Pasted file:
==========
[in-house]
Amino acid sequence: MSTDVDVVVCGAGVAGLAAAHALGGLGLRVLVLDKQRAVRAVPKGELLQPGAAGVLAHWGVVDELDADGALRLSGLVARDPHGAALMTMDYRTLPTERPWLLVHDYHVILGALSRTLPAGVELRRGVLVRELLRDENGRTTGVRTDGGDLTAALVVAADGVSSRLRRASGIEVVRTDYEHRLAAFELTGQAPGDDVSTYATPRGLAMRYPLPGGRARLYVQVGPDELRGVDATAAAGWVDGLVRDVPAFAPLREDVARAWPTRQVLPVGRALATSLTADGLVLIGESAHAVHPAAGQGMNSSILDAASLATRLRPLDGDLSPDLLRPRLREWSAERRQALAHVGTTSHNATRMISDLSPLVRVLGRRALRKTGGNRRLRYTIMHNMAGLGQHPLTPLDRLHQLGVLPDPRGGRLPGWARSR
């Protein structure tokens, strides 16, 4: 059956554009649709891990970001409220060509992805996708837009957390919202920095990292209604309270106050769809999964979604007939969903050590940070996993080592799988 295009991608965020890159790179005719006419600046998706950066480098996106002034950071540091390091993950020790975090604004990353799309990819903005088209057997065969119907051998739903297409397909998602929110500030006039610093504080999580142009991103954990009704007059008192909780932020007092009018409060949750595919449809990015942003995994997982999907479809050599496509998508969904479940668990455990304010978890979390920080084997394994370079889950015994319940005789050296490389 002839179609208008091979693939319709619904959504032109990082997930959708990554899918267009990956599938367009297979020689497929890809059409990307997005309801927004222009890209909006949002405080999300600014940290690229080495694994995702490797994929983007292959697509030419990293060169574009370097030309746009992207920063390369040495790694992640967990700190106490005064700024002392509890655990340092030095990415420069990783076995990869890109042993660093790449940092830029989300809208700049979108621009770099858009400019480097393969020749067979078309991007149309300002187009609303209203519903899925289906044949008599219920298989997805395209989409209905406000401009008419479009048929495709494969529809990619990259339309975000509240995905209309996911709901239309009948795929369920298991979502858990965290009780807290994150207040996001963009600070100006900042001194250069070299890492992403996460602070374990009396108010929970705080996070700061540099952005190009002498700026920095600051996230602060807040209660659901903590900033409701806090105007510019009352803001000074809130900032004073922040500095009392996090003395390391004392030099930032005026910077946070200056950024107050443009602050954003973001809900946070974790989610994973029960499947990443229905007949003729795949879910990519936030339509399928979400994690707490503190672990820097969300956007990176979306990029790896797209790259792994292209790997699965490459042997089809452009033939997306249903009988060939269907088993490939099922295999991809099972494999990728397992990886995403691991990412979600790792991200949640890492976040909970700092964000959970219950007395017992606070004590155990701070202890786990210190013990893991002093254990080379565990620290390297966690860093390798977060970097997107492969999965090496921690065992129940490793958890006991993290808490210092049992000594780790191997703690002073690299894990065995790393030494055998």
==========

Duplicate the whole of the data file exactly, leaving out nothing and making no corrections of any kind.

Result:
[in-house]
Amino acid sequence: MSTDVDVVVCGAGVAGLAAAHALGGLGLRVLVLDKQRAVRAVPKGELLQPGAAGVLAHWGVVDELDADGALRLSGLVARDPHGAALMTMDYRTLPTERPWLLVHDYHVILGALSRTLPAGVELRRGVLVRELLRDENGRTTGVRTDGGDLTAALVVAADGVSSRLRRASGIEVVRTDYEHRLAAFELTGQAPGDDVSTYATPRGLAMRYPLPGGRARLYVQVGPDELRGVDATAAAGWVDGLVRDVPAFAPLREDVARAWPTRQVLPVGRALATSLTADGLVLIGESAHAVHPAAGQGMNSSILDAASLATRLRPLDGDLSPDLLRPRLREWSAERRQALAHVGTTSHNATRMISDLSPLVRVLGRRALRKTGGNRRLRYTIMHNMAGLGQHPLTPLDRLHQLGVLPDPRGGRLPGWARSR
């Protein structure tokens, strides 16, 4: 059956554009649709891990970001409220060509992805996708837009957390919202920095990292209604309270106050769809999964979604007939969903050590940070996993080592799988 295009991608965020890159790179005719006419600046998706950066480098996106002034950071540091390091993950020790975090604004990353799309990819903005088209057997065969119907051998739903297409397909998602929110500030006039610093504080999580142009991103954990009704007059008192909780932020007092009018409060949750595919449809990015942003995994997982999907479809050599496509998508969904479940668990455990304010978890979390920080084997394994370079889950015994319940005789050296490389 002839179609208008091979693939319709619904959504032109990082997930959708990554899918267009990956599938367009297979020689497929890809059409990307997005309801927004222009890209909006949002405080999300600014940290690229080495694994995702490797994929983007292959697509030419990293060169574009370097030309746009992207920063390369040495790694992640967990700190106490005064700024002392509890655990340092030095990415420069990783076995990869890109042993660093790449940092830029989300809208700049979108621009770099858009400019480097393969020749067979078309991007149309300002187009609303209203519903899925289906044949008599219920298989997805395209989409209905406000401009008419479009048929495709494969529809990619990259339309975000509240995905209309996911709901239309009948795929369920298991979502858990965290009780807290994150207040996001963009600070100006900042001194250069070299890492992403996460602070374990009396108010929970705080996070700061540099952005190009002498700026920095600051996230602060807040209660659901903590900033409701806090105007510019009352803001000074809130900032004073922040500095009392996090003395390391004392030099930032005026910077946070200056950024107050443009602050954003973001809900946070974790989610994973029960499947990443229905007949003729795949879910990519936030339509399928979400994690707490503190672990820097969300956007990176979306990029790896797209790259792994292209790997699965490459042997089809452009033939997306249903009988060939269907088993490939099922295999991809099972494999990728397992990886995403691991990412979600790792991200949640890492976040909970700092964000959970219950007395017992606070004590155990701070202890786990210190013990893991002093254990080379565990620290390297966690860093390798977060970097997107492969999965090496921690065992129940490793958890006991993290808490210092049992000594780790191997703690002073690299894990065995790393030494055998």